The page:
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A rose by any other name

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THE kids have just got stick insects and we have been having fun naming them. And it set me thinking about how important the names of pets are to clients. The act of naming a pet engenders its own significance. Understanding the name or ‘getting the joke’ goes a long way in client bonding. So far as I am aware, people don't name their pets after deceased relatives, but I guess it's possible. I did have an elderly aunt who used to call all her German shepherd dogs Monty – a habit which frankly I found disturbing.

There are the amusing names. If someone has called their dog Deefa, it is important to laugh. How is he to know that one of the insurance companies is based at Ceefa Deefa house?

Clients love it when you get their obscure film references – I once gained a client on the basis that I realised her husky Nanook was named after the dog in the 1980s film ‘The Lost Boys’. However, I did once get it wrong when I hazarded a guess that the rabbits I was presented with, Jake and Ella, were named after the Blues Brothers. Our own pets were named on a ‘Top Gun’ theme for a while. That's why we had to get a scruffy terrier . . . because you can't call a labrador Goose.

When we were choosing the name of our eldest daughter (I've moved on to human offspring now), I was lent a ‘name the baby’ book by a practice receptionist. We dismissed anything which had a dot by it, as they were names she had been considering for her golden retriever puppy. I also had a look on the practice management system at work to make sure the names on our list were not ‘owned’ by any animals, which was a habit I had got into when naming our pets.

Has anyone else noticed the correlation between the names of children in National Trust playgrounds and certain breeds of dogs, with a time lag of three to four years? The boys tend to have cocker spaniel names and girls have black labrador or border collie names (pets not working dogs; I have to admit I have never met a six-year-old girl called Gyp!).

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After an incident when his attempts to retrieve his errant labrador with ‘Ted you bastard, come back’ caused a stir at the shoot, my dad's requirements in naming a dog are now that the name is staccato and not a human one.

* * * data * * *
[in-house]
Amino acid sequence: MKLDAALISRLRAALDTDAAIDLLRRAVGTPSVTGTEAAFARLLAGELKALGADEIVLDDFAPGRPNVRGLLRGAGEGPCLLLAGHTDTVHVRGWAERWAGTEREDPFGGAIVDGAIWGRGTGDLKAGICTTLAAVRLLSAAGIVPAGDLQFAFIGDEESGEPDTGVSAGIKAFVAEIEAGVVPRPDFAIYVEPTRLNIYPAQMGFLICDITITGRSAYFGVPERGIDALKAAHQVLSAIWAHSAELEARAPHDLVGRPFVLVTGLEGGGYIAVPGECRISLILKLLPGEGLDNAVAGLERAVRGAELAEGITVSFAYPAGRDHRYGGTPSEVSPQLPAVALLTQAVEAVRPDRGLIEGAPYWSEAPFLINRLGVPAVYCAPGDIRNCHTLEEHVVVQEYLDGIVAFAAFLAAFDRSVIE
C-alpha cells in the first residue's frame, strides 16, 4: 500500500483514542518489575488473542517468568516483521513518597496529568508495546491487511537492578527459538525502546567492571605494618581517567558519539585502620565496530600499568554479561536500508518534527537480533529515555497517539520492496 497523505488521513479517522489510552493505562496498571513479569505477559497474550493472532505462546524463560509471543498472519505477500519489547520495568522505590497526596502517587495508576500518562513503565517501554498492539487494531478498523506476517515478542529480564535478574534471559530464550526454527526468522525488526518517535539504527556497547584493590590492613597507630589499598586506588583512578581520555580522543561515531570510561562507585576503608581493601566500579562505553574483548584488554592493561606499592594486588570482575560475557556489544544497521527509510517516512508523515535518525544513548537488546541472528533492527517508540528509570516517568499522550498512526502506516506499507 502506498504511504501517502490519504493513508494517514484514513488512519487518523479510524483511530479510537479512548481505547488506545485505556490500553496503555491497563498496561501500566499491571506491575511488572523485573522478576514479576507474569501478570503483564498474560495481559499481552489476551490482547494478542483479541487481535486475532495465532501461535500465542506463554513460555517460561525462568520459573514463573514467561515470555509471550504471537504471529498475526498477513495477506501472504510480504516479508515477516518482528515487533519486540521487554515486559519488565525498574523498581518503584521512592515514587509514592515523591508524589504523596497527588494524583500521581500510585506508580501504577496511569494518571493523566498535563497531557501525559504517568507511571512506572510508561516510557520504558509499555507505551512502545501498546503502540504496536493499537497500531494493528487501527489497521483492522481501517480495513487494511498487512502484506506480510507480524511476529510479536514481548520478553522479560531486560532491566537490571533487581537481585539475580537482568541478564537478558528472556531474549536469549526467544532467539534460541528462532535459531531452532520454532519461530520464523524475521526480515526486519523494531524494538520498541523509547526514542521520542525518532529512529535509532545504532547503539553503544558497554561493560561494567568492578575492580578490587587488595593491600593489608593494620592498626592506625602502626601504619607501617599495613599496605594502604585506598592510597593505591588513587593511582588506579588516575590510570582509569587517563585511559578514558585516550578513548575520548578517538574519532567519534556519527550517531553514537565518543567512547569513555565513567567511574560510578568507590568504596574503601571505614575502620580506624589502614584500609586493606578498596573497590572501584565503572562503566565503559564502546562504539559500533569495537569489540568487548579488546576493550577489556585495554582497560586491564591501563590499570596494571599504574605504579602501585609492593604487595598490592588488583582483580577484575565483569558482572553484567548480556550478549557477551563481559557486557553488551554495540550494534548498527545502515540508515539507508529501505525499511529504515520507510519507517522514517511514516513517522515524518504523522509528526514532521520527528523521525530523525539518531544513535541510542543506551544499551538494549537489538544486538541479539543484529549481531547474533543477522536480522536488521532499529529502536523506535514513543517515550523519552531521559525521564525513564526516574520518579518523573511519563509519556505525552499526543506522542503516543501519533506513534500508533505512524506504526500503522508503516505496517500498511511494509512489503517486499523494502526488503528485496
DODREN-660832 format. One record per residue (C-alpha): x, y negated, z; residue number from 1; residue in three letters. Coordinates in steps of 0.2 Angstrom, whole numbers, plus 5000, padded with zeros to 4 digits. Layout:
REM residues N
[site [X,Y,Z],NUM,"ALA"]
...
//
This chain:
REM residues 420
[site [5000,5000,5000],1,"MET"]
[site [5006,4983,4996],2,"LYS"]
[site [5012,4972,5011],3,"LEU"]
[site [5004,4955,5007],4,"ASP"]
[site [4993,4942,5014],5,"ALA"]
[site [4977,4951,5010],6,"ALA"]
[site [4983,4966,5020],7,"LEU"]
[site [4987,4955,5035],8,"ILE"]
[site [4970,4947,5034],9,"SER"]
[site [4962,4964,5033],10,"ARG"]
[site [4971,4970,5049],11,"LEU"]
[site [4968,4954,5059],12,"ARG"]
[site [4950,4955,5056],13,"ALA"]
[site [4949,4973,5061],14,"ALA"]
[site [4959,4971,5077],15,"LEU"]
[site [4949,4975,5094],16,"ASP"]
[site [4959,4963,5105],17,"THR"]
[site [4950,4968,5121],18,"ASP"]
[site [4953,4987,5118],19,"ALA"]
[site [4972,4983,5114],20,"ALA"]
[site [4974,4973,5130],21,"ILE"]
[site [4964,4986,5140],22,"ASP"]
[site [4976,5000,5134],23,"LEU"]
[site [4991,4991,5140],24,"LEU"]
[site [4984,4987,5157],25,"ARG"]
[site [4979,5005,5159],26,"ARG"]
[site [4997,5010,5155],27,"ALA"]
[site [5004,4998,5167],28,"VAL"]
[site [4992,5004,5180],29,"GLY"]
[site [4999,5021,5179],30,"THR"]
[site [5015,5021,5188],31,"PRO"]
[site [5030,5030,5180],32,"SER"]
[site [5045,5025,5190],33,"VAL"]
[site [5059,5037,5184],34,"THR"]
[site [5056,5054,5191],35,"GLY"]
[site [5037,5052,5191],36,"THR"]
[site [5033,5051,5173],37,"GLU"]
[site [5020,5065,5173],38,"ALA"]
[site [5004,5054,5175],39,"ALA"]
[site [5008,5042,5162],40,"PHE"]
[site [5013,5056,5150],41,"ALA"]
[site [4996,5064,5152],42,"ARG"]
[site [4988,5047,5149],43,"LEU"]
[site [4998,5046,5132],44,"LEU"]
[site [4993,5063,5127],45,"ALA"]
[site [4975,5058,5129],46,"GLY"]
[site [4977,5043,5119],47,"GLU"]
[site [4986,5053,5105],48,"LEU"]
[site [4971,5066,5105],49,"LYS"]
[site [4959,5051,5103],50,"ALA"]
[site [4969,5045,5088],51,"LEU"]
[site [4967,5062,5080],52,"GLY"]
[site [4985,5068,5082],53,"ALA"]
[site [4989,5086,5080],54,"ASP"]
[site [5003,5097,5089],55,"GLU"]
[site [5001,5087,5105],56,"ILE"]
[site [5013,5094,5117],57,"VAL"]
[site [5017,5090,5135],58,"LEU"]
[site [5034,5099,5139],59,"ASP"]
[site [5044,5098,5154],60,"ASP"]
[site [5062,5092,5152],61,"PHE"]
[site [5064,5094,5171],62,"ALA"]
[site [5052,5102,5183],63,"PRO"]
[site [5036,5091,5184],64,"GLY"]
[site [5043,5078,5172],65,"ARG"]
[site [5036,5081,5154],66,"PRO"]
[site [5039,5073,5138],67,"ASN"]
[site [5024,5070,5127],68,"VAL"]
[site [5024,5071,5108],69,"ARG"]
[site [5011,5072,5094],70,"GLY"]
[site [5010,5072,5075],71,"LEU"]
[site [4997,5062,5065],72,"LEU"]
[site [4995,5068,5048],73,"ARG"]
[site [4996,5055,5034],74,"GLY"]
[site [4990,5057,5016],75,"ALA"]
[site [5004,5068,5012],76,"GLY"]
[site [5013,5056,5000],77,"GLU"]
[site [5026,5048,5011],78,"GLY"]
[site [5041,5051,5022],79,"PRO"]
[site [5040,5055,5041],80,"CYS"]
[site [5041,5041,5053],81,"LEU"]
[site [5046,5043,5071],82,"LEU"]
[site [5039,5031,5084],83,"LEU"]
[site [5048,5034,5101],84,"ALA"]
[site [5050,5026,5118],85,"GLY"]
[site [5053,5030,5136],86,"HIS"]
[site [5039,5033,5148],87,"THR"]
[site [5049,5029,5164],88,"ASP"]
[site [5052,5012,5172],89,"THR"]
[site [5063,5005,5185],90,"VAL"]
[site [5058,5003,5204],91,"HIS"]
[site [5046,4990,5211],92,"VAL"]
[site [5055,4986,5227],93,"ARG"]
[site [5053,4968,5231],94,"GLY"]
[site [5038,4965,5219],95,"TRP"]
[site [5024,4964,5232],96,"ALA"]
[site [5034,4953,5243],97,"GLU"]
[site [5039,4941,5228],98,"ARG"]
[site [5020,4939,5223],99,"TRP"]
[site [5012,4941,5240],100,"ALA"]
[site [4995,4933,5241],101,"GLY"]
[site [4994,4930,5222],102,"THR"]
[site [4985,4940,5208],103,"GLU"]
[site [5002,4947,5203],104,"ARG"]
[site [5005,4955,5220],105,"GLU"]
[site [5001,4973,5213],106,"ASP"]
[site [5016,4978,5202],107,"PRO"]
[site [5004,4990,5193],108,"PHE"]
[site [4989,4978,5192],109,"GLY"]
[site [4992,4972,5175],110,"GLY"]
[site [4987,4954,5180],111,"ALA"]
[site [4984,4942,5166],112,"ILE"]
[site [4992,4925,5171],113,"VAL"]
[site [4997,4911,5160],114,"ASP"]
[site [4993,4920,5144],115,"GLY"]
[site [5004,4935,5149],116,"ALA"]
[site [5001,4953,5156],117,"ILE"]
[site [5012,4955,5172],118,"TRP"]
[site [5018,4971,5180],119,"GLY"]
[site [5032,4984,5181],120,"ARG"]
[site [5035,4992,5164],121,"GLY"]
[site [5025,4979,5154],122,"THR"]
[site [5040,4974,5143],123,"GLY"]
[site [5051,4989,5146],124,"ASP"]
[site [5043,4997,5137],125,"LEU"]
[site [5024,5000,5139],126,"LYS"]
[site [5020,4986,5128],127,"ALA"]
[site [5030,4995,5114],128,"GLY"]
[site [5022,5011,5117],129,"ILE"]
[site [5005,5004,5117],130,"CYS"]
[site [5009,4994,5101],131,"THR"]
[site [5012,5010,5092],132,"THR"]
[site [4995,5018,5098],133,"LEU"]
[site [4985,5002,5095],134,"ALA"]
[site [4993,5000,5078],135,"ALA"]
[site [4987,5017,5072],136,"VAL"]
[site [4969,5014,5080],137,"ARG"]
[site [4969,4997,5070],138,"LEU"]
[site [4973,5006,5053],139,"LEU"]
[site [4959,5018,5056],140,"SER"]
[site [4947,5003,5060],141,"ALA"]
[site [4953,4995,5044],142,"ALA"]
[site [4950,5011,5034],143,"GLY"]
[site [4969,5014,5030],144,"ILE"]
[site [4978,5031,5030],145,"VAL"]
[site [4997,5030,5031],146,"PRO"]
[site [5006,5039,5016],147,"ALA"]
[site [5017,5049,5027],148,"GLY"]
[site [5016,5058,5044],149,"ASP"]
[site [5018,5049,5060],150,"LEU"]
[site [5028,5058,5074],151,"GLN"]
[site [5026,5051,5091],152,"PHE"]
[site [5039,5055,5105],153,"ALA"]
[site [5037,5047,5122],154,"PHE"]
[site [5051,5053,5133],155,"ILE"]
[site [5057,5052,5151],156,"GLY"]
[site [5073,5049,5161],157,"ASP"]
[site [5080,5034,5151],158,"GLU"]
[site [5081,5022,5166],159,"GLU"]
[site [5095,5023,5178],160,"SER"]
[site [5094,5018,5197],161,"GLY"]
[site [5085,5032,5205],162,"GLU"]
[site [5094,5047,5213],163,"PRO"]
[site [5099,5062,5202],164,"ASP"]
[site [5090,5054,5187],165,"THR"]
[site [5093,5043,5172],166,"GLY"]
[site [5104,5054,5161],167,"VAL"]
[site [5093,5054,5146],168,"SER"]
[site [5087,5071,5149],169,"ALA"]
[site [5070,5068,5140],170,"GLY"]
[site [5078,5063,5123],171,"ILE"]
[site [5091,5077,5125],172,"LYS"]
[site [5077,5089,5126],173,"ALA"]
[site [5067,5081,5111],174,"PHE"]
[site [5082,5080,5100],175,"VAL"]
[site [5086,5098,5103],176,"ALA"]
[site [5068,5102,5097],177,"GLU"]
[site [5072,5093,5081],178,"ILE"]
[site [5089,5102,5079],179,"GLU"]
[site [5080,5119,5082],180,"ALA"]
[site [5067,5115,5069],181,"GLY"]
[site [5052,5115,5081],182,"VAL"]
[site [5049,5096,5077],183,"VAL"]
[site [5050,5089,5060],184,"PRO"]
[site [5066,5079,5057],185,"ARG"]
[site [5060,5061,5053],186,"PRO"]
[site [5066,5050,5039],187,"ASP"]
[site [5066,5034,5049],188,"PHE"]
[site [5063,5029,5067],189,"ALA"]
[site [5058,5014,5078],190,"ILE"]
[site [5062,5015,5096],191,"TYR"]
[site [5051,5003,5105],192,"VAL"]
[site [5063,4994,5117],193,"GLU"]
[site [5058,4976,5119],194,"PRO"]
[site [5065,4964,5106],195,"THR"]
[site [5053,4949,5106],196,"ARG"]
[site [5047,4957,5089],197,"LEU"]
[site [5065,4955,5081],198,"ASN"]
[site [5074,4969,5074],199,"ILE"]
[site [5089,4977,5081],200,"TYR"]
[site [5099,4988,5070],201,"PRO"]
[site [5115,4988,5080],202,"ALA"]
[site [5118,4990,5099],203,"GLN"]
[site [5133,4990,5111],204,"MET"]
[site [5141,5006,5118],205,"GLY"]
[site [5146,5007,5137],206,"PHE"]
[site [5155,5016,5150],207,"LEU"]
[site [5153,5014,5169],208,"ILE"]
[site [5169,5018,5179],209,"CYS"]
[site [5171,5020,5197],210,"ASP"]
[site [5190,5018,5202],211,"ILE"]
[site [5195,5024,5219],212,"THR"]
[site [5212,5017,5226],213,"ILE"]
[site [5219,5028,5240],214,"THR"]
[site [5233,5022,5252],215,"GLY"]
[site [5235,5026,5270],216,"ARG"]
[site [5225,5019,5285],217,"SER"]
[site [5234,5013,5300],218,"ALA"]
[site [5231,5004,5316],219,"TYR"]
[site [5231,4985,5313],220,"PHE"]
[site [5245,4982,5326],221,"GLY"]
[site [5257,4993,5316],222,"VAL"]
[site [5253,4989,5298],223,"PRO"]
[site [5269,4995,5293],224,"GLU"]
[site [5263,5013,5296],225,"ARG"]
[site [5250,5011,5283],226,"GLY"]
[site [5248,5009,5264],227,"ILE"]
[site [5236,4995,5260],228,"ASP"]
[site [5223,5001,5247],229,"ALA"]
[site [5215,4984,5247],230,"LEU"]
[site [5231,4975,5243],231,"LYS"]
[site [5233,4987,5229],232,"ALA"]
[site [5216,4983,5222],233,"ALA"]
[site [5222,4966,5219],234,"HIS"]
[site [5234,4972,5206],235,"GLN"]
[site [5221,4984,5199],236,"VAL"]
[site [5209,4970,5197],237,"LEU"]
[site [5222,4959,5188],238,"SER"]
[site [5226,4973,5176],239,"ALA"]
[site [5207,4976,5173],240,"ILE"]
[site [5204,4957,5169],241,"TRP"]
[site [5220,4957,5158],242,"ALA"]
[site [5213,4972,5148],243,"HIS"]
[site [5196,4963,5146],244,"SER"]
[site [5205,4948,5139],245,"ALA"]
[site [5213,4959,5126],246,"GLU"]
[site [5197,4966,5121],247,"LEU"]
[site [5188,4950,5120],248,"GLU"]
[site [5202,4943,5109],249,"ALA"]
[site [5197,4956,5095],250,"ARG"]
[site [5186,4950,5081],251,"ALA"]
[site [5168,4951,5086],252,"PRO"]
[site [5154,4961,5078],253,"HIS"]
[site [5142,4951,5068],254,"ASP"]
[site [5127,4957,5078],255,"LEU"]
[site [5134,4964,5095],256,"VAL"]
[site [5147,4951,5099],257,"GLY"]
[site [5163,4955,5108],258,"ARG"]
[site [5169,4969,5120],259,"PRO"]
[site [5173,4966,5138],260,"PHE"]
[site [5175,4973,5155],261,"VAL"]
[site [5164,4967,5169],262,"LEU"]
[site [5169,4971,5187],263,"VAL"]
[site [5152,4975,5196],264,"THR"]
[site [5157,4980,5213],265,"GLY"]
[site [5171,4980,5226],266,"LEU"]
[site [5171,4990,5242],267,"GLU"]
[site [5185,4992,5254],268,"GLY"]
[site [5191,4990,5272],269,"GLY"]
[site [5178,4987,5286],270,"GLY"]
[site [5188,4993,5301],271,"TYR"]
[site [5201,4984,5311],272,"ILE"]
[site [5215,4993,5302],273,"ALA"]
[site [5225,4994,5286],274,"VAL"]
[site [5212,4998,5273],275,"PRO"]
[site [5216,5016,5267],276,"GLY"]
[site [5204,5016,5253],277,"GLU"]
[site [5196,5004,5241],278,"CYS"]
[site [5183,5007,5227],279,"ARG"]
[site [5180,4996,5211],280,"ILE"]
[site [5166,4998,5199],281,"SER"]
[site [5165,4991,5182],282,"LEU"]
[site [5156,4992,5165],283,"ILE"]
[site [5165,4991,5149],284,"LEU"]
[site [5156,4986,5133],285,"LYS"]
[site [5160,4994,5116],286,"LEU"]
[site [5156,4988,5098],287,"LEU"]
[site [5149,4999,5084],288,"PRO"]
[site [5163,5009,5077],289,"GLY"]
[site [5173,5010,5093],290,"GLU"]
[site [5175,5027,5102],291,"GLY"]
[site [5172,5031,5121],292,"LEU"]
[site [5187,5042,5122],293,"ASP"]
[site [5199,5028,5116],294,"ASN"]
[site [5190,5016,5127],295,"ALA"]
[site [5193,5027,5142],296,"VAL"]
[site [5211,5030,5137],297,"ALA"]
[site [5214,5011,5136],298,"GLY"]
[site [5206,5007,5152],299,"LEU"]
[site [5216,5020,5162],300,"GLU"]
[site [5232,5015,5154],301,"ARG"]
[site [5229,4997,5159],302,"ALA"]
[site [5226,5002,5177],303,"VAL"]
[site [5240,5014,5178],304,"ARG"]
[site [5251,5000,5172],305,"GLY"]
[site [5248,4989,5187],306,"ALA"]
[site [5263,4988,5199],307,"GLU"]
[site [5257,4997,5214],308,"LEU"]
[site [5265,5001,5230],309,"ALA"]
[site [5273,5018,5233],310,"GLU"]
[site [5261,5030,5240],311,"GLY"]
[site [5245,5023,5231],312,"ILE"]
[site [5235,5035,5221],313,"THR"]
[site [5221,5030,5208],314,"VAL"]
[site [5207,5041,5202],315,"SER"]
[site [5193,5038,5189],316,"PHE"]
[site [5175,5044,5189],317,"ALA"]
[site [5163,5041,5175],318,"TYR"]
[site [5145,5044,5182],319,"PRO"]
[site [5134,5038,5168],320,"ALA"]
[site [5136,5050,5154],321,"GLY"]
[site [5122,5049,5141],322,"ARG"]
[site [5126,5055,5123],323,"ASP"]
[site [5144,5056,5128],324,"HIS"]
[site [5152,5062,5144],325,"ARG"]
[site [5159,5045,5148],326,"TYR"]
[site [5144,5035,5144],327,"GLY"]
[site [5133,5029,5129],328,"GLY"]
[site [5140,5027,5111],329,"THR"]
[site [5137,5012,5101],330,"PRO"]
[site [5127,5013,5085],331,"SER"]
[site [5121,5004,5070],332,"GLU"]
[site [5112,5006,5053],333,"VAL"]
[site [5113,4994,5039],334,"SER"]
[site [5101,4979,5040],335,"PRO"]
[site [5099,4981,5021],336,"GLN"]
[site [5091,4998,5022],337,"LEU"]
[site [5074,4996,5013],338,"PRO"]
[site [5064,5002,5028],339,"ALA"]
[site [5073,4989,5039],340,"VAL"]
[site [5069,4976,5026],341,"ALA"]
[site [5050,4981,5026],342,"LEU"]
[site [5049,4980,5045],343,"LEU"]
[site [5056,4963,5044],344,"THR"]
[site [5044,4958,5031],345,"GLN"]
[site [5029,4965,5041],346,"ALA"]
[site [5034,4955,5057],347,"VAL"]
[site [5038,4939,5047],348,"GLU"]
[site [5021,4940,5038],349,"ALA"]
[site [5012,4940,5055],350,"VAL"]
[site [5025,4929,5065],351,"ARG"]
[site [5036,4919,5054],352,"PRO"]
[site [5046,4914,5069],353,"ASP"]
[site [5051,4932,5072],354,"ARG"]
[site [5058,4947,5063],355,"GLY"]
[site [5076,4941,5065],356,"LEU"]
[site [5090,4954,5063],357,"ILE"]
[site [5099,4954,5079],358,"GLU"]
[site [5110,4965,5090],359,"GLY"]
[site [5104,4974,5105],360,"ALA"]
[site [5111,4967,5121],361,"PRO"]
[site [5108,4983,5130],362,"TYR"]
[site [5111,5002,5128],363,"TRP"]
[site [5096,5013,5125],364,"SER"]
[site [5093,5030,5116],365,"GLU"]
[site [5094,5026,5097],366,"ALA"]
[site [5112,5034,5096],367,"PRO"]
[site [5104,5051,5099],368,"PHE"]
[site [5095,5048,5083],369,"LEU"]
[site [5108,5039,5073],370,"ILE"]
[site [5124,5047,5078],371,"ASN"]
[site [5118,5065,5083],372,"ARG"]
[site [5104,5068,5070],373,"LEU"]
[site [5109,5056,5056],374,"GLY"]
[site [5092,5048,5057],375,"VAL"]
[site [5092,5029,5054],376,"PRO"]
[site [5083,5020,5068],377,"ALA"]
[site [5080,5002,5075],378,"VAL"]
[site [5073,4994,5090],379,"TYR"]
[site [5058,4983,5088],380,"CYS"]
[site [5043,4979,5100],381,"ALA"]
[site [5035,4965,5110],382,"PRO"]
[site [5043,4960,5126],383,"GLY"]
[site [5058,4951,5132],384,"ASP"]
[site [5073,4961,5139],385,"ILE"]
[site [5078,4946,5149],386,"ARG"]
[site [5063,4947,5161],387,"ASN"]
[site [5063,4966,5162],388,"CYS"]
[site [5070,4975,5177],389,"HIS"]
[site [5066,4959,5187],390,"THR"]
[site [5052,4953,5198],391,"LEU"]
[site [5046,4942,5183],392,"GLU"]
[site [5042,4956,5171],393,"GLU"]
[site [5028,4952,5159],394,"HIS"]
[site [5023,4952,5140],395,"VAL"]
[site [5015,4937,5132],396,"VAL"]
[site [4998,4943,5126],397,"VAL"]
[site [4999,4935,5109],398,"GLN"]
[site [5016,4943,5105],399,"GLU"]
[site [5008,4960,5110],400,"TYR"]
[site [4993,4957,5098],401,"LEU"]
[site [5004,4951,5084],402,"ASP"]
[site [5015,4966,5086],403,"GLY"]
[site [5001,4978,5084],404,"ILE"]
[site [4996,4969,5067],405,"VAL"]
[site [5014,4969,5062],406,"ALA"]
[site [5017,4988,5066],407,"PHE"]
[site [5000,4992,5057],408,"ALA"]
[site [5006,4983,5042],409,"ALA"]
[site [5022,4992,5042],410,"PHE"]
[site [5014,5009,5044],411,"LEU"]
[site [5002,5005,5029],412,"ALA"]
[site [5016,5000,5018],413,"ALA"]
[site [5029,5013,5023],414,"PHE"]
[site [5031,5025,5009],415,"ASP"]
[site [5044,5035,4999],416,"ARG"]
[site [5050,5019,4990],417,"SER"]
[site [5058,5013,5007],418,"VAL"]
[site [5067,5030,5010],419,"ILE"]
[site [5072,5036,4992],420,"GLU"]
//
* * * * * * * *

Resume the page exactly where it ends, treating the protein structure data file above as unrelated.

Some names have predictable breeds attached. Roxys 95 per cent of the time are German shepherd dogs or rottweiler crosses. Storm is always a nervous long-haired German shepherd dog with a depressingly petit female owner.

As a new grad, I was unsure how to respond to a client who said about his Jack Russell, ‘I bet you've never seen a dog called Toby before’. Obviously I had – I checked later and we had 59 pets called Toby on the system, beaten only by Charlie at 72. That's when I started checking the practice management system. But obviously I smiled at his originality.

Animals named by the kids tend to be cute and descriptive: Fluffy, Socks, etc. One of my favourites was an elderly labrador cross called Twinkle who had be named by the client's daughter when she was six-years-old. She had now grown up and left home and left the parents to suffer embarrassment every time the dog's name was called in the waiting room.

I try to recommend that names are not paired – always a disaster! You are always left with a Gerbil called Tonic or a cat called Salt, and without their partner these are just a little odd. I'm all for themes though – our cats are currently named after feline versions of All Blacks rugby players. That was hours of fun. I am considering getting more cats just to get to use Kevin Meow Lamu and Richy McClaw.

The stick insects have fallen into the ‘named by kids’ bracket, so we have got Sunny, Brian, Sticky McStickface and Amelia. Unfortunately, my dad's called Brian . . . I'm not sure how to tell him!

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